London Mayor Sadiq Khan has ordered an investigation into a 50 million Pounds increase in the cost of converting London’s 2012 Olympic Stadium into West Ham United’s home ground.
A spokesperson for the London Mayor said: “The mayor is deeply concerned about the finances of the Olympic Stadium, which have clearly been left in a total and utter mess by the previous administration at City Hall.“ In 2015, former mayor Boris Johnson said the change from an Olympics arena to a football stadium would cost 272 million Pounds, a figure which has now risen to 323 million Pounds.
Part of the reason for the increase is a rise in the cost to install and operate the retractable seating, which can be removed for concerts and athletics events. The cost of 8 million Pounds a year is up from an estimated cost of 300,000 Pounds because the company originally contracted for the job had gone bust, according to BBC. An expert said, the ground should be knocked down and rebuilt. Paul Fletcher, who has built or advised on more than 30 new grounds, said it should be rebuilt as fans are too far from the pitch.
Stadium operators London Legacy Development Corporation (LLDC) and the London taxpayer will need to pick up the additional costs, with Premier League side West Ham contributing 2.5m-a-year rent, plus the one-off 15 million Pouns for the conversion cost. Sir Robin Wales, Mayor of Newham – the borough which co-owns the stadium after investing £40m – said he “fully supported” the call for an independent review into the rising costs. “We have a duty to taxpayers to scrutinize this,” he added.
John O’Connell, chief executive of the TaxPayers’ Alliance, said: “For too long the details of this shabby deal were kept in secret and lacked proper scrutiny so Sadiq Khan is absolutely right to look again at the case. It’s now down to those in charge of the inquiry to get to the bottom of how West Ham were gifted the deal of the century while ensuring their investigation doesn’t end up costing the taxpayer as much as the stadium.” West Ham won the bid to occupy the Olympic Stadium in March 2013 and played their first game there in August 2016, after 112 years at Upton Park.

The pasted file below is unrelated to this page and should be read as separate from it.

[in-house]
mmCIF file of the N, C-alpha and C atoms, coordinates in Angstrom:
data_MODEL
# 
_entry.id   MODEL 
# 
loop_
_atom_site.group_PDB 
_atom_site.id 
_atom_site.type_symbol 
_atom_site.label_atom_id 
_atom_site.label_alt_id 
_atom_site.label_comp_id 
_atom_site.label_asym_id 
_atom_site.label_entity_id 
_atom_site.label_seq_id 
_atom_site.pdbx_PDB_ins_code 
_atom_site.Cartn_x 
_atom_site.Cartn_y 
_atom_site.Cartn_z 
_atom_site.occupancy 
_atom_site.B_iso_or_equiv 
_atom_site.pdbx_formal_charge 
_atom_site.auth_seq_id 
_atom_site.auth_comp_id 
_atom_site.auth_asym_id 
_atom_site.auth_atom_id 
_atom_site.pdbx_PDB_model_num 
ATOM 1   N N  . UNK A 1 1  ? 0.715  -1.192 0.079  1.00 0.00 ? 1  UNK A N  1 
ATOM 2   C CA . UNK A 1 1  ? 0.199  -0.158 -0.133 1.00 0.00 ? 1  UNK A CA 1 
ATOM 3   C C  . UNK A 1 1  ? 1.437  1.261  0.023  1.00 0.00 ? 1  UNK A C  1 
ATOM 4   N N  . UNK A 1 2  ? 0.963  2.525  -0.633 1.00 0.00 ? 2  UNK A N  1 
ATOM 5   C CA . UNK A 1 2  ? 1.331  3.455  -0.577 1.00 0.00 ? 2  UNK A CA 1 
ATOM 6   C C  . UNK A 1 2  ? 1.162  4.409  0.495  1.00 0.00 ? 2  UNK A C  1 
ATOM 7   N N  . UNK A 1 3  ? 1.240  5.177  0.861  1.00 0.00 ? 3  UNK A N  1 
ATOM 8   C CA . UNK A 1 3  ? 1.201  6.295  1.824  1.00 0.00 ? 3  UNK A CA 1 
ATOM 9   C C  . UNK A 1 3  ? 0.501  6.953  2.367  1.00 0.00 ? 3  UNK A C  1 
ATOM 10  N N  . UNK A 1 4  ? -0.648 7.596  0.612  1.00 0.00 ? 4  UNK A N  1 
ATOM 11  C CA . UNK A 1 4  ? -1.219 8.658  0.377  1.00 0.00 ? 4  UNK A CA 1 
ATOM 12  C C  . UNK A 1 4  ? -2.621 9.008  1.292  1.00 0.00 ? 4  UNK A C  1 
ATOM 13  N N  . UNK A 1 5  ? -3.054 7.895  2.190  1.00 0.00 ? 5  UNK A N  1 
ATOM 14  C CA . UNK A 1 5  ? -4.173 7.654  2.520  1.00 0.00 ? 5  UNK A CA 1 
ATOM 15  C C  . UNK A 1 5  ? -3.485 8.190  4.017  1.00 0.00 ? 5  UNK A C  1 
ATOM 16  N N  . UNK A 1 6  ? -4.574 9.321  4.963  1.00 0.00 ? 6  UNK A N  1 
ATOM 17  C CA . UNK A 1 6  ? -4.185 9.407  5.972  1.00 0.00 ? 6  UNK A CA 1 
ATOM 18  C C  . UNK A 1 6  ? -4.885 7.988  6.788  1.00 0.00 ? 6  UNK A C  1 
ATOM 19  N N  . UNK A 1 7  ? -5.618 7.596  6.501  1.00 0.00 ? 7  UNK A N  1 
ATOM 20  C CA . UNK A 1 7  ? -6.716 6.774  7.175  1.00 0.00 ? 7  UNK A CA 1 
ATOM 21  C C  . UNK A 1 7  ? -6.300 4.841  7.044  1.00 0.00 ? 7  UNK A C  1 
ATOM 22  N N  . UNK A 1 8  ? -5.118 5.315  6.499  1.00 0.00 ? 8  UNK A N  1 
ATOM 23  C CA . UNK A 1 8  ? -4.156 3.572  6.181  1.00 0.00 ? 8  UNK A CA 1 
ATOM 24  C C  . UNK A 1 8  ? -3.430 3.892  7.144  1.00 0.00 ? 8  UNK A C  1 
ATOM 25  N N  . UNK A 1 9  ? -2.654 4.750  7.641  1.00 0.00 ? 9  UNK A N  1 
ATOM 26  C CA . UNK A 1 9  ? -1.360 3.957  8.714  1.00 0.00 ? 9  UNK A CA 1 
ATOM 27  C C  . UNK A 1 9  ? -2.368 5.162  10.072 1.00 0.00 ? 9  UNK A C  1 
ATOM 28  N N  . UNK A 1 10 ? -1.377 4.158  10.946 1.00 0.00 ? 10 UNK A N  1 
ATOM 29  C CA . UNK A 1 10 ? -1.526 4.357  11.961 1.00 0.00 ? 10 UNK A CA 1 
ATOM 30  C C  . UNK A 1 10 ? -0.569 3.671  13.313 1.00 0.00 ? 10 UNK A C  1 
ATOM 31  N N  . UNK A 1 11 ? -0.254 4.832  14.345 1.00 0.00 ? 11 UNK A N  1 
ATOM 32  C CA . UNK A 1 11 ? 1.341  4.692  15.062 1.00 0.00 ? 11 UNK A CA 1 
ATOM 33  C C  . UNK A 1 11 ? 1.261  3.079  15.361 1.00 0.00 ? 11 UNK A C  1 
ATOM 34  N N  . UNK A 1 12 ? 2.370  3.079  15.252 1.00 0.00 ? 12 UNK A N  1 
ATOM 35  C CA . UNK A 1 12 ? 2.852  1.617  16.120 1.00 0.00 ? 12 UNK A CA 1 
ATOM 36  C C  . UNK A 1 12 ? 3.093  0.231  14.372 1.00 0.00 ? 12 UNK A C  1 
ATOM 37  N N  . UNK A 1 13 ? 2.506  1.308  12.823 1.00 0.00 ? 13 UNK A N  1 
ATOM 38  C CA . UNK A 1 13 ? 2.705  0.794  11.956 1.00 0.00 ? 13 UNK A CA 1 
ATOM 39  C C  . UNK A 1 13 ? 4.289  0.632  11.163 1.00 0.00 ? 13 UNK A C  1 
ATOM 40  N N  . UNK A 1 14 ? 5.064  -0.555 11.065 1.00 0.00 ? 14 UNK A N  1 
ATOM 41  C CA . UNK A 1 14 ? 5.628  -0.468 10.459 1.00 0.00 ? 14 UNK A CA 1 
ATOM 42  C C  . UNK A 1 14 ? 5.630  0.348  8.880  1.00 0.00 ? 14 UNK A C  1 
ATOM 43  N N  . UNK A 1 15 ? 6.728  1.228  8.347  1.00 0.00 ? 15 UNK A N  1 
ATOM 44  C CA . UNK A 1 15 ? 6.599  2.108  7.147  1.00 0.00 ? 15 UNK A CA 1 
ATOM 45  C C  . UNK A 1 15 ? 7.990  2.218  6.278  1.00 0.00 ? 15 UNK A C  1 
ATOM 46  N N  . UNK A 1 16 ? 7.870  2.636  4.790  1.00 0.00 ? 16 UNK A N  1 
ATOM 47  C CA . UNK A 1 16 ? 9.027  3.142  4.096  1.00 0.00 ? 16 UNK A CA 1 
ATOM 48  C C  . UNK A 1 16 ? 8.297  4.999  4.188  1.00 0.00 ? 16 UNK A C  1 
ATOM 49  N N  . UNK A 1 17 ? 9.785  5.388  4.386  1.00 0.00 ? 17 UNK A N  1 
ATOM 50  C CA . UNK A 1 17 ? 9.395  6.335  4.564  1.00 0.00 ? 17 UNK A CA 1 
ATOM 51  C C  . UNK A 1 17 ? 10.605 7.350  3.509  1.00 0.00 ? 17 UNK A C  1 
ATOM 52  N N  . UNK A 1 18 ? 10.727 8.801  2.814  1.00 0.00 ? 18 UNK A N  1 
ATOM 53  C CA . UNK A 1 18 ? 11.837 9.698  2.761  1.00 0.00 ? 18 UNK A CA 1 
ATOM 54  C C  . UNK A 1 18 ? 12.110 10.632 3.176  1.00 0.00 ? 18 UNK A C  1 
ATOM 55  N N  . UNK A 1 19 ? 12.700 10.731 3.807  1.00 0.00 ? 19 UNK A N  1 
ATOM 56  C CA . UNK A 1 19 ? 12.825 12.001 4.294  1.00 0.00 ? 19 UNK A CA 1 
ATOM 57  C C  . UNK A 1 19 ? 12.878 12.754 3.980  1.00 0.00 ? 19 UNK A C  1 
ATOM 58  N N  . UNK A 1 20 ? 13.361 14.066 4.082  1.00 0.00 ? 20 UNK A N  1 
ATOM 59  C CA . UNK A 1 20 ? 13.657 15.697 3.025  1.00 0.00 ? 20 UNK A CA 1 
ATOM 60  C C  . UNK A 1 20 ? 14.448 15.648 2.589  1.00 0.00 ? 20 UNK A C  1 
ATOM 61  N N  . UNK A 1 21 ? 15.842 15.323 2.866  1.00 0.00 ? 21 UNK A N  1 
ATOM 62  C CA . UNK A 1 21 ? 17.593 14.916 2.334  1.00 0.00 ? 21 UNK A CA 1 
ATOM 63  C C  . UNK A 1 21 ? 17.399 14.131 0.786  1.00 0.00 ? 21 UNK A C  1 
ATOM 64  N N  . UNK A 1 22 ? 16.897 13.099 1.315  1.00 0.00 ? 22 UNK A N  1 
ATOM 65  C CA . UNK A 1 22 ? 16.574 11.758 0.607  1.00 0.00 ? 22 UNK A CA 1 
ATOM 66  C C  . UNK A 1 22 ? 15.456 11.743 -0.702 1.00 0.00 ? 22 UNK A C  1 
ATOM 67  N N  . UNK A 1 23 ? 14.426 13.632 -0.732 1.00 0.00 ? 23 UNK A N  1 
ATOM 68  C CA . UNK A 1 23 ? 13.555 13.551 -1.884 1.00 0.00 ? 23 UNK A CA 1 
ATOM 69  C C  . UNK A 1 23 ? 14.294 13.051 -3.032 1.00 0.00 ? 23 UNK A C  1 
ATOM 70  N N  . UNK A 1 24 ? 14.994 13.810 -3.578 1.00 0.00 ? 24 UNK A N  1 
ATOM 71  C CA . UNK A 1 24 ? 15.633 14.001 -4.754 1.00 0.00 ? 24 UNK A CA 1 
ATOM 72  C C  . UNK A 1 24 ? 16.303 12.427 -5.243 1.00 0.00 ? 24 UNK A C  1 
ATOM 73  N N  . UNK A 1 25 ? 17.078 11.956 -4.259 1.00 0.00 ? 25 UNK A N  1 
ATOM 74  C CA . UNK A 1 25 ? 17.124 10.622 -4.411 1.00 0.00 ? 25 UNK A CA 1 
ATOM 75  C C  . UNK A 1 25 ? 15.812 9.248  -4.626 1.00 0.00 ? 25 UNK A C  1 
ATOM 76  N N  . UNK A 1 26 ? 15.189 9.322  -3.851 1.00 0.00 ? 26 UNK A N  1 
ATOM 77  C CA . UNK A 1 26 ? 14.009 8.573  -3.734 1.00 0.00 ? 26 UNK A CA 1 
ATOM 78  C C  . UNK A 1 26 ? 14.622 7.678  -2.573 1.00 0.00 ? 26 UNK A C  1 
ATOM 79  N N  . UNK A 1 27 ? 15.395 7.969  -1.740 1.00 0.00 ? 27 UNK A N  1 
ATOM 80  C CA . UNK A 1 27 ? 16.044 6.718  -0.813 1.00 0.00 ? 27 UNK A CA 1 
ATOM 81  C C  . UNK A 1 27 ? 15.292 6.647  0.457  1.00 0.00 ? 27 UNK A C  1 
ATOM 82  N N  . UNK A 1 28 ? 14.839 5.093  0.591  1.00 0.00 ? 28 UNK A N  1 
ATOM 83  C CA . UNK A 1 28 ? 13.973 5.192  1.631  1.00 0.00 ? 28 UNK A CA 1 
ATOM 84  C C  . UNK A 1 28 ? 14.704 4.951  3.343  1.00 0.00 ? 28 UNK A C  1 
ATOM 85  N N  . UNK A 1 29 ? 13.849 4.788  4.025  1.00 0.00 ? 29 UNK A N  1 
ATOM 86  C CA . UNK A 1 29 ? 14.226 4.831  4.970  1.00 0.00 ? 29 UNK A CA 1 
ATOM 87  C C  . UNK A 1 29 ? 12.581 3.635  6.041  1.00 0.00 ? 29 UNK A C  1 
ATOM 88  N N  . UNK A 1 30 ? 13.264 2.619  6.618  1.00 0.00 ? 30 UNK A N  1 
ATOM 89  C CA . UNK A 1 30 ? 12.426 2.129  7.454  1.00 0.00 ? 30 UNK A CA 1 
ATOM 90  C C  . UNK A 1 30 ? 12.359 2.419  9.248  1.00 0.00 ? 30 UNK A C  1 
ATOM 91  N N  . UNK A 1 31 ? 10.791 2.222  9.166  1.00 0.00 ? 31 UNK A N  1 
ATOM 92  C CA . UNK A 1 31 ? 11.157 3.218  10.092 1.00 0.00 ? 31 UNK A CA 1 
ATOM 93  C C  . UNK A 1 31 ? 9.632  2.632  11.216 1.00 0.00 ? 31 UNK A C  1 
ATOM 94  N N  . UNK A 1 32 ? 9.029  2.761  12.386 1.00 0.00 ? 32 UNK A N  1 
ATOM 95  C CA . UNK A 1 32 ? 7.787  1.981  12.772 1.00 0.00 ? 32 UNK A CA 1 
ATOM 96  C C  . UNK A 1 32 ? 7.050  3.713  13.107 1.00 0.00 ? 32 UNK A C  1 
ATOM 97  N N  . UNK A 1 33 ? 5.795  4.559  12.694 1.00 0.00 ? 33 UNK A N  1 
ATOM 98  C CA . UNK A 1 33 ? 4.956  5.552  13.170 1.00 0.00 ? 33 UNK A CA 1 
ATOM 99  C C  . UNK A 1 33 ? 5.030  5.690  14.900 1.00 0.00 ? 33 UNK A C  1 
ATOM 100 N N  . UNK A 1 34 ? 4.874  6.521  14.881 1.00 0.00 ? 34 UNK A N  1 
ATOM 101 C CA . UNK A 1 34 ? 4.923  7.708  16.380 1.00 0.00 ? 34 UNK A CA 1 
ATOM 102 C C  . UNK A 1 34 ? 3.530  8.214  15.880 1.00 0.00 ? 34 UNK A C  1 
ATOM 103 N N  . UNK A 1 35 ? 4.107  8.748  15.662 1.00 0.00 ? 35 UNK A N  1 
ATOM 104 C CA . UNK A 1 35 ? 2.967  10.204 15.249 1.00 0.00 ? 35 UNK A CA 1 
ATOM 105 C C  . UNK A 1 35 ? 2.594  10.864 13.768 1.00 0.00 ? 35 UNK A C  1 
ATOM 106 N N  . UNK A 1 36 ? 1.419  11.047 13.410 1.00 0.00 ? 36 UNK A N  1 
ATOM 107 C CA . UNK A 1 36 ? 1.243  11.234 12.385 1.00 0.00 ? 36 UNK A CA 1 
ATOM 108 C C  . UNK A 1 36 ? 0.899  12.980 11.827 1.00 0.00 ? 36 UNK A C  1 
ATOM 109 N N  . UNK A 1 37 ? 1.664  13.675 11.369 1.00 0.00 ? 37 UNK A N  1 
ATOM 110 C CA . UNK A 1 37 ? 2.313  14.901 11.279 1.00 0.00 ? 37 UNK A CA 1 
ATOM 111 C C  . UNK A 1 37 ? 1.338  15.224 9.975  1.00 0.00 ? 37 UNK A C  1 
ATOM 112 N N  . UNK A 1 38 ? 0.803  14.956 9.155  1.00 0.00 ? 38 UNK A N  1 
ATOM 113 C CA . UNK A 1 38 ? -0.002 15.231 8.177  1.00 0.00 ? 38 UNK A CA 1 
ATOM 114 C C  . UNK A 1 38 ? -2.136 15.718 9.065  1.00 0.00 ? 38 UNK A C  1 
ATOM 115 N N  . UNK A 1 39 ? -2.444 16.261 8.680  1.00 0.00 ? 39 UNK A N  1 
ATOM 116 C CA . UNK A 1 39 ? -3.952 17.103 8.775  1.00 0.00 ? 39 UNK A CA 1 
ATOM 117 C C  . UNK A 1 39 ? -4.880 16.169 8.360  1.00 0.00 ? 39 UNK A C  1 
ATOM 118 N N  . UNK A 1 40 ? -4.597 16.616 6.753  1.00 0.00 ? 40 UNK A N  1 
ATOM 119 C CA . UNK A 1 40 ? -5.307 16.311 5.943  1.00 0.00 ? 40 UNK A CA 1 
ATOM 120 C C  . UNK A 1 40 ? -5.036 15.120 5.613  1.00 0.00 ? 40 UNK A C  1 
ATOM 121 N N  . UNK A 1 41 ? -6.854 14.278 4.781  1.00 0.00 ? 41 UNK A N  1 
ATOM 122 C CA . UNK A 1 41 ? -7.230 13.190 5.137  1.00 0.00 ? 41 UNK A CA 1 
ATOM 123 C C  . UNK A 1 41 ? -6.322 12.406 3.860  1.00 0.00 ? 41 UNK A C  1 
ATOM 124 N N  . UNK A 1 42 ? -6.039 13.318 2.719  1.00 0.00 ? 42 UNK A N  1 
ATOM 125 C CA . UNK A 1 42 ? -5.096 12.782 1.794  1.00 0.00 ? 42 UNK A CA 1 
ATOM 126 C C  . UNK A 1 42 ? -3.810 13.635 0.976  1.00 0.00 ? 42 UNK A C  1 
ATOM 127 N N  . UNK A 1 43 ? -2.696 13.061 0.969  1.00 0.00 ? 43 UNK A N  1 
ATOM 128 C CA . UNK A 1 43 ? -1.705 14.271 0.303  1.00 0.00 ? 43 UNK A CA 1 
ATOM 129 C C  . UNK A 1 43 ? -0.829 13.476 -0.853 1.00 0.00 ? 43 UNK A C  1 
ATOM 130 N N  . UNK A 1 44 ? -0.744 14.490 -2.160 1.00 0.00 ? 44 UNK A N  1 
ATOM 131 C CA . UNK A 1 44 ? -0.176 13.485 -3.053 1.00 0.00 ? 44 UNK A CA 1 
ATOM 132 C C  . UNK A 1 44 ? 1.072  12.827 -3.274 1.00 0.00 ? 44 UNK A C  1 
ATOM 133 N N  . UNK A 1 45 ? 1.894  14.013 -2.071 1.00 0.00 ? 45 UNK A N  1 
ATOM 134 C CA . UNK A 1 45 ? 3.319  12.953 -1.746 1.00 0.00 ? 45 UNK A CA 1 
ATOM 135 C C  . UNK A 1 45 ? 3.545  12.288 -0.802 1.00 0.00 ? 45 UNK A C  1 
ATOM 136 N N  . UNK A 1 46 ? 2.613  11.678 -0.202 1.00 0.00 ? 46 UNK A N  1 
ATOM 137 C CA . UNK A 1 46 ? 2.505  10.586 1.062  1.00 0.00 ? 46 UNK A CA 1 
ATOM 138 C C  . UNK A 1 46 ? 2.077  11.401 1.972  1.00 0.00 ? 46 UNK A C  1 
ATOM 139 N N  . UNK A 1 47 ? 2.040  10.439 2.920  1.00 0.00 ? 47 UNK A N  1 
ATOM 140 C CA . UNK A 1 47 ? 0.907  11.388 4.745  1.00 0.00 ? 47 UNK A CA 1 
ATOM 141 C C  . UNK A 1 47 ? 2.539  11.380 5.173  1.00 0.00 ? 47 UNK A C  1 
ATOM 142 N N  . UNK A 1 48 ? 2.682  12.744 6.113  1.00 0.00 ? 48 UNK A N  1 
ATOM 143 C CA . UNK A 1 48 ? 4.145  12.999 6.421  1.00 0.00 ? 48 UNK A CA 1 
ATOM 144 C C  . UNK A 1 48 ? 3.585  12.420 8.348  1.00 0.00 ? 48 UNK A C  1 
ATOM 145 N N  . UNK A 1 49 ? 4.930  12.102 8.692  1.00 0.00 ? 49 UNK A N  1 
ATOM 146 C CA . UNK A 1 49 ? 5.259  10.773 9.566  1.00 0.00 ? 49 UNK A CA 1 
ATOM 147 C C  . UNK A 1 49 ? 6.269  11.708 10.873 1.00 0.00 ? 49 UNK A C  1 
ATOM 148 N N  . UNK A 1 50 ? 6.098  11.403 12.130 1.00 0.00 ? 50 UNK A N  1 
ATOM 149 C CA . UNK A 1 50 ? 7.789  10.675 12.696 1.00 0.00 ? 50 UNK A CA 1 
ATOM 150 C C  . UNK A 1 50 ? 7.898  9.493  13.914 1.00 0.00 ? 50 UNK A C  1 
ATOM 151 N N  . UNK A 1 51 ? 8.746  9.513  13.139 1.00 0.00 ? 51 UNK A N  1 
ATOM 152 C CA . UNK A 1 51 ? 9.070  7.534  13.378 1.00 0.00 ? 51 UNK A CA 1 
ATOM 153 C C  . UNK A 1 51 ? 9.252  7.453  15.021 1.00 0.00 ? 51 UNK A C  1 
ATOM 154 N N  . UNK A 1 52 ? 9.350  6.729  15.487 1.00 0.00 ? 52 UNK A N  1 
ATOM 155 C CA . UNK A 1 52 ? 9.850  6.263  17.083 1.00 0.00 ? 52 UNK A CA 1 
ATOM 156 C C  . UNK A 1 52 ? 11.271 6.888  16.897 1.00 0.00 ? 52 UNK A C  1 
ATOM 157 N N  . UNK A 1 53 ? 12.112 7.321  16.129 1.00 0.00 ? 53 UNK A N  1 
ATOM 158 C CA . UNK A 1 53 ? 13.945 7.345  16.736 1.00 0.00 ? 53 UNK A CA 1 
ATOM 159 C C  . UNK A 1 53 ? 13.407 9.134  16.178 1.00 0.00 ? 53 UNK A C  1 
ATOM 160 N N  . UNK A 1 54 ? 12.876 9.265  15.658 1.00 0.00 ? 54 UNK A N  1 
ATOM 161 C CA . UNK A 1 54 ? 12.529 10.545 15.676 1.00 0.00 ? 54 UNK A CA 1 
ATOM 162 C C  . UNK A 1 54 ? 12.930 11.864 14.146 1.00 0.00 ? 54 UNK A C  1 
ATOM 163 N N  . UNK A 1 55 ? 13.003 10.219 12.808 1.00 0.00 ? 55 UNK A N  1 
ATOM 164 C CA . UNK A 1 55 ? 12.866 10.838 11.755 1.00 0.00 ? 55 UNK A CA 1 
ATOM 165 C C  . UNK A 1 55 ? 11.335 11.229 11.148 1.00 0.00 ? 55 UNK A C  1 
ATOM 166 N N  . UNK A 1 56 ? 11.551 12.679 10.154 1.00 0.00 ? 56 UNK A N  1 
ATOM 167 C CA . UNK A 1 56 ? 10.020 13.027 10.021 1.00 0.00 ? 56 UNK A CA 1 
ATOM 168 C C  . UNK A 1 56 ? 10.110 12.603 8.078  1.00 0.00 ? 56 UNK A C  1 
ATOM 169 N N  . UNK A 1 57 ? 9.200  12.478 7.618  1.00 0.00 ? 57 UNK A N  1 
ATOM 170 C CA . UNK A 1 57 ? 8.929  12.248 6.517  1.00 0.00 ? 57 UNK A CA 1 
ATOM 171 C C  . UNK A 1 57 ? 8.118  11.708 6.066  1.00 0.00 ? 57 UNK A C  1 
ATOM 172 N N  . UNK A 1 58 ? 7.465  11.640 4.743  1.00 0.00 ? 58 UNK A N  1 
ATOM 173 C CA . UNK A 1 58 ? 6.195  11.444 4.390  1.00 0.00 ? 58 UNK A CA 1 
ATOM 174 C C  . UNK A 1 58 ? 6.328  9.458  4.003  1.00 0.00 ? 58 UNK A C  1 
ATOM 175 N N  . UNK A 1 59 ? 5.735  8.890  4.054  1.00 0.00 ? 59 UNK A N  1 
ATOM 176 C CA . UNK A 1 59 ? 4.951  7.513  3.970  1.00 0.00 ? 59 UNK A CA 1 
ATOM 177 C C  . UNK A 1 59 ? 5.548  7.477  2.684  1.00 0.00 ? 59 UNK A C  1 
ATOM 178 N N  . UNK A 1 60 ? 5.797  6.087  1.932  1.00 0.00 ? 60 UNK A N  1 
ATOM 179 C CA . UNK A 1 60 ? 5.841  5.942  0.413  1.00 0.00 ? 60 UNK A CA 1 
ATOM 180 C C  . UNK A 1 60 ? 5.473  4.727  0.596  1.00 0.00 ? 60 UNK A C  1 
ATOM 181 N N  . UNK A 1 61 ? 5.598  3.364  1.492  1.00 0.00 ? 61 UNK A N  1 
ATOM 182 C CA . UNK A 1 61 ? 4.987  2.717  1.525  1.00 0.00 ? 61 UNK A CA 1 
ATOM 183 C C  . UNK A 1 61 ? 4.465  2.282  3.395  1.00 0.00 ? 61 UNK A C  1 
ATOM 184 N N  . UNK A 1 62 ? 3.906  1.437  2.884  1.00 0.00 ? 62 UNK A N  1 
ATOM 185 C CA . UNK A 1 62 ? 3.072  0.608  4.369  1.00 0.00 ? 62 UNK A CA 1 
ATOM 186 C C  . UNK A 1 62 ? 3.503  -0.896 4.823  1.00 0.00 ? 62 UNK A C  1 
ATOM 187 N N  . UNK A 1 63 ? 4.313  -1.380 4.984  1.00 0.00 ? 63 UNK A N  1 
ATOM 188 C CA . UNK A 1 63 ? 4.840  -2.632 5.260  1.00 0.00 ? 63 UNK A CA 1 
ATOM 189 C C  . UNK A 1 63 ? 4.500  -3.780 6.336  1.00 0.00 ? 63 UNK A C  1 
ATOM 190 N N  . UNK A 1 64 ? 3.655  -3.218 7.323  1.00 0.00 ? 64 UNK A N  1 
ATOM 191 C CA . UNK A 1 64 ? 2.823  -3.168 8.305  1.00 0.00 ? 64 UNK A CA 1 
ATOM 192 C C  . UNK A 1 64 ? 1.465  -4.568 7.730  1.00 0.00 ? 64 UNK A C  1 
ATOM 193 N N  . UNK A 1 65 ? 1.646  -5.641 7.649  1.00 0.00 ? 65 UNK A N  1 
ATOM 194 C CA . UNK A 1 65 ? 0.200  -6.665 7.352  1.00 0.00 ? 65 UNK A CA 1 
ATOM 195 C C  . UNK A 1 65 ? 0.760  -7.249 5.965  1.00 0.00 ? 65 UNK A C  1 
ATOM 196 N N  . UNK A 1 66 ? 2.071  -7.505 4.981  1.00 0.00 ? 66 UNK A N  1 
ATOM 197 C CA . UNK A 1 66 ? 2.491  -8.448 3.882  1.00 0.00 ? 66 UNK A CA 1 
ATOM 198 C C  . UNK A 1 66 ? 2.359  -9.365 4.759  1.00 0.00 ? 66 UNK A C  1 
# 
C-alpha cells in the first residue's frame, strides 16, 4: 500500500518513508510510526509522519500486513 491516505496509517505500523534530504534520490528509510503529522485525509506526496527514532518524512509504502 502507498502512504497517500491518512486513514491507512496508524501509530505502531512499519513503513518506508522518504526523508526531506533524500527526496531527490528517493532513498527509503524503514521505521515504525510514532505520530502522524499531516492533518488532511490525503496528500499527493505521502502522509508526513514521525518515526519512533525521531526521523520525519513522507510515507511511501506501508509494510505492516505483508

“It may have been the center piece of London’s glorious 2012 Games, but the story of the Olympic Stadium is becoming more and more troubled,” commented BBC sports editor Don Roan. “Last year, the BBC revealed West Ham were getting the running costs of their new home paid for them. Now its suitability as a football venue is under fierce scrutiny because of disorder at matches. A proposed naming rights partner has walked away, while there is renewed focus on the finances of a stadium that has had to be built twice, at an overall cost of 750 m Pounds… stadium’s legacy, the remarkable deal West Ham struck, and why it was not designed for dual-use from the very beginning.”
This story first appeared in the blog, The Sport Intern. The editor is Karl-Heinz Huba of Lorsch, Germany. He can be reached at ISMG@aol.com. The article is reprinted here with permission of Huba.